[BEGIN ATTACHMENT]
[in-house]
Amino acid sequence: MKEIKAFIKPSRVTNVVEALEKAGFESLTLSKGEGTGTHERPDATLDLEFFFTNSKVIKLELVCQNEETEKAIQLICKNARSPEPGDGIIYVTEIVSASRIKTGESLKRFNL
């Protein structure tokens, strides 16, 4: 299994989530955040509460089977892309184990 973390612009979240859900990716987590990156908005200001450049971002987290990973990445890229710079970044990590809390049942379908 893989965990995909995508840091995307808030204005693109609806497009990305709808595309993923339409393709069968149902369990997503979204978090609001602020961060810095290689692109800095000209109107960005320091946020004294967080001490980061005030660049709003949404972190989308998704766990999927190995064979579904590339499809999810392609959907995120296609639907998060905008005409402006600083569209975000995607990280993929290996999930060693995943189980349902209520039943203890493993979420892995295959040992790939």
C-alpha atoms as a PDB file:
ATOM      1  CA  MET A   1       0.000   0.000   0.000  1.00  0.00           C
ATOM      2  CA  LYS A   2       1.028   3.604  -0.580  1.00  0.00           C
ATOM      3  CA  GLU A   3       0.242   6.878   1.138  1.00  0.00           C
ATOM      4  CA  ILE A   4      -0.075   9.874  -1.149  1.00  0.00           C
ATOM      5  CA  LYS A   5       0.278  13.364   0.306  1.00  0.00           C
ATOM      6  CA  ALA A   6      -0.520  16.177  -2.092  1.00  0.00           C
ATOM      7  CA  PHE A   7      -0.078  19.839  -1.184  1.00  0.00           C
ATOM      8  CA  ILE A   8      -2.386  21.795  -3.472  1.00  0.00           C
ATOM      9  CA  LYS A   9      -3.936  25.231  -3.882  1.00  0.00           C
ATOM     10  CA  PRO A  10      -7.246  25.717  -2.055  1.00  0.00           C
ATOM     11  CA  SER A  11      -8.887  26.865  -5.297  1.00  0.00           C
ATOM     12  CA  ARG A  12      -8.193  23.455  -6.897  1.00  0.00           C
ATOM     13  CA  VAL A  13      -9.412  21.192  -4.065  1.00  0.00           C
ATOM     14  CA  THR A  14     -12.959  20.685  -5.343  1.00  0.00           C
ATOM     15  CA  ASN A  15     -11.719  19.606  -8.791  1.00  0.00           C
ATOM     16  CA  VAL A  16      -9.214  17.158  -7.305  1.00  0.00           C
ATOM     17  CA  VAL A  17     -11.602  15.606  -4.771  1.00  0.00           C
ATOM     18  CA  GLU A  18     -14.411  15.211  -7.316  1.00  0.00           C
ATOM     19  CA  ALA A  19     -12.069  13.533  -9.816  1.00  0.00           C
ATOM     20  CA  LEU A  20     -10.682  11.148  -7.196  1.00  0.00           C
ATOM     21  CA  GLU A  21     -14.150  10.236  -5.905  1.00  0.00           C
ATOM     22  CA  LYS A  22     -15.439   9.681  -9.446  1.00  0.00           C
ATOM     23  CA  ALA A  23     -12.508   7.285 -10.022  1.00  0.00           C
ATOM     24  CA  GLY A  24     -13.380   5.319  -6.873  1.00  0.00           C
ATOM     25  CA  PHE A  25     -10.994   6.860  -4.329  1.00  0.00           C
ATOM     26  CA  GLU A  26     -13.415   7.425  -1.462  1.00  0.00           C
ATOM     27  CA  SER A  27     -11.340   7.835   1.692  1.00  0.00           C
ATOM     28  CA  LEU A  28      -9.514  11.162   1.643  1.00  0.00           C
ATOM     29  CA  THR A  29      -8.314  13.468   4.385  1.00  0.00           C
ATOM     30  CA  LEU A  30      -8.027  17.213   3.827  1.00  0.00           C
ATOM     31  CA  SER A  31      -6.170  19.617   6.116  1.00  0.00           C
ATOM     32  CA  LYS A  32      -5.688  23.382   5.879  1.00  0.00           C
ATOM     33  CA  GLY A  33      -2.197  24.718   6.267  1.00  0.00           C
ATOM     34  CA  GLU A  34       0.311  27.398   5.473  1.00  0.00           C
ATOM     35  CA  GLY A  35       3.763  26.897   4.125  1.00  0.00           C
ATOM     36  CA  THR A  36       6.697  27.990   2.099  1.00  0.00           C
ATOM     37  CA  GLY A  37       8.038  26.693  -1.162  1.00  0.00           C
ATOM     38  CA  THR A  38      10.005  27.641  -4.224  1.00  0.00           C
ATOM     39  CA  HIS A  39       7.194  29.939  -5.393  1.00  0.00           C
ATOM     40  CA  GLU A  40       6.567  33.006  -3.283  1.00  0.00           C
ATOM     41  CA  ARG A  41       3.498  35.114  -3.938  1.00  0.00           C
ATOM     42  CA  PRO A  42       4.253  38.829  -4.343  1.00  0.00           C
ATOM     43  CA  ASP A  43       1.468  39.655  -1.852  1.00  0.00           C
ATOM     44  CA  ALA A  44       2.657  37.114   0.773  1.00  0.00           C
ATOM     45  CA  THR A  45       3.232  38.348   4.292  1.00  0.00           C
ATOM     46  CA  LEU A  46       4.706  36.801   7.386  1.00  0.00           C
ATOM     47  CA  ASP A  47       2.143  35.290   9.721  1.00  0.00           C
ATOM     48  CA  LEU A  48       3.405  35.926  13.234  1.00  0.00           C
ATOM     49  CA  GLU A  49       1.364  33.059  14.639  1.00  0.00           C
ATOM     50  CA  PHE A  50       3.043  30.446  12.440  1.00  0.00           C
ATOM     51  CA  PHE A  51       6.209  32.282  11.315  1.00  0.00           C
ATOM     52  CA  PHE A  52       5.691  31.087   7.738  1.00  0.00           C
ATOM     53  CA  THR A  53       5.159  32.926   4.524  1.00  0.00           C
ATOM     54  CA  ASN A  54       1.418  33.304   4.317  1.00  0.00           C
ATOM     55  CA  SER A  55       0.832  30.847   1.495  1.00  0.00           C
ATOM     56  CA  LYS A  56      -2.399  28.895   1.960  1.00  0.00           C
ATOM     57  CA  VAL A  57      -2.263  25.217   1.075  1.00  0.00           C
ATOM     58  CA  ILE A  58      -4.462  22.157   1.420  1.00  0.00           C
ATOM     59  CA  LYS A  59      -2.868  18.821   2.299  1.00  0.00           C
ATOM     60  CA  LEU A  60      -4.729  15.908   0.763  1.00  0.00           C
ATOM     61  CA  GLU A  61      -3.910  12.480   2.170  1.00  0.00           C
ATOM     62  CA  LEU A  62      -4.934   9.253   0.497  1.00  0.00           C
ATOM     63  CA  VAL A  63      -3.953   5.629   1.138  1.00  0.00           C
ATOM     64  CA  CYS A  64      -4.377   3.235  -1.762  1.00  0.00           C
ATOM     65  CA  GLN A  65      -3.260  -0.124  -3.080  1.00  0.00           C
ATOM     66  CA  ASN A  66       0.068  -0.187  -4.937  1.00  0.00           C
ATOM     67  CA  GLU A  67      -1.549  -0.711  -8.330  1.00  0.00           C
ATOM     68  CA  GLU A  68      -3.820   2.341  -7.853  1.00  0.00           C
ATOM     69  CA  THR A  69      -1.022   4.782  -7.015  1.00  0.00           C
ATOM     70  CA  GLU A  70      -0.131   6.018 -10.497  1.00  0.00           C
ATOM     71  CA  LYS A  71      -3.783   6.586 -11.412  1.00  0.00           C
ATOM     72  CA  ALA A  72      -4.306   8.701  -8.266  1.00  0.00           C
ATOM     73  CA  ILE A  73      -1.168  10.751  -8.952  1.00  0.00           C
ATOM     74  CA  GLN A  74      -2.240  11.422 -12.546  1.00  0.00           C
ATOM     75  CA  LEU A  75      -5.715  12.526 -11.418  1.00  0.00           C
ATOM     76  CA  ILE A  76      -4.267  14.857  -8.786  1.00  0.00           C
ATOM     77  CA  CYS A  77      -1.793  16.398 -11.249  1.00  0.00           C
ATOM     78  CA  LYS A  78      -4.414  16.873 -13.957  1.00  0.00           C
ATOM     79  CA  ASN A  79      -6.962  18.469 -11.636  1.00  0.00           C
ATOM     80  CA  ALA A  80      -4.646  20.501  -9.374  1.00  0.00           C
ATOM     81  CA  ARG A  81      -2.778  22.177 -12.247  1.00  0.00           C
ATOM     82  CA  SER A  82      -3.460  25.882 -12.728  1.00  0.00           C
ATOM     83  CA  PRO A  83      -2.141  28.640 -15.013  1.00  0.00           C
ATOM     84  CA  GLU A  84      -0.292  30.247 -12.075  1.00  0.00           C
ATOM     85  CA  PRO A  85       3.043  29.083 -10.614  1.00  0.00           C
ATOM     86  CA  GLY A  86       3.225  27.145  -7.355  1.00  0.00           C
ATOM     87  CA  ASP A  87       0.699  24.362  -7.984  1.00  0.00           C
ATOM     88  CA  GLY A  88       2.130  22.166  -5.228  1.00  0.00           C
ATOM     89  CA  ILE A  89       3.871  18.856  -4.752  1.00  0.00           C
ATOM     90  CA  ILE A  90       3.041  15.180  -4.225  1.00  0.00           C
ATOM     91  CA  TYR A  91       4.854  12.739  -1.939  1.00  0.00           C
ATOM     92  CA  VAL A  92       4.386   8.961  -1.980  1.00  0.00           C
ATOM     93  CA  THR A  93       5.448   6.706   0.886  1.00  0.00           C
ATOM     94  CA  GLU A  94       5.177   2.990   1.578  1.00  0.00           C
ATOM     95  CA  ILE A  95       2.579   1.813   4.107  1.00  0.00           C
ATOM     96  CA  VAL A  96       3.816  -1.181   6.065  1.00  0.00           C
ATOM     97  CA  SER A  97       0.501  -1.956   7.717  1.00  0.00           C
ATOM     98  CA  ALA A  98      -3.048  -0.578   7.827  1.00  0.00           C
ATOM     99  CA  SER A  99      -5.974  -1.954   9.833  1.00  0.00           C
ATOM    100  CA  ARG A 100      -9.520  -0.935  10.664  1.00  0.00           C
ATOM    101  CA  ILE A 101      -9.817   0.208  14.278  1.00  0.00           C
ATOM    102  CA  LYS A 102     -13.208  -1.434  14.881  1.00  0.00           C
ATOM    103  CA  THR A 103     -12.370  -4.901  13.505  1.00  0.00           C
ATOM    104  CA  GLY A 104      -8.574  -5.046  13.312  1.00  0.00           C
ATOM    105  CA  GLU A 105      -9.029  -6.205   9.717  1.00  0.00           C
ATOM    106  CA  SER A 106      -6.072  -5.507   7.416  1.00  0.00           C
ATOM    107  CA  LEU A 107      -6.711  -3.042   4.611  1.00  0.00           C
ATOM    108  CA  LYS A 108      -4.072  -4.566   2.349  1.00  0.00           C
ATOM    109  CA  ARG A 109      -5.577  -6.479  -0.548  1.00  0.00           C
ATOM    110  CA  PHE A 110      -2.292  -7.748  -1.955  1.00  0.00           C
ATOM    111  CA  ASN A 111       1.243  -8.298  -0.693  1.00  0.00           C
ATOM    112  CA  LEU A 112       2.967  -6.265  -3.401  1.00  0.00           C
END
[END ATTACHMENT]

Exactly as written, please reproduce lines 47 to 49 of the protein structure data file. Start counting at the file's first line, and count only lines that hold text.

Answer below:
ATOM     43  CA  ASP A  43       1.468  39.655  -1.852  1.00  0.00           C
ATOM     44  CA  ALA A  44       2.657  37.114   0.773  1.00  0.00           C
ATOM     45  CA  THR A  45       3.232  38.348   4.292  1.00  0.00           C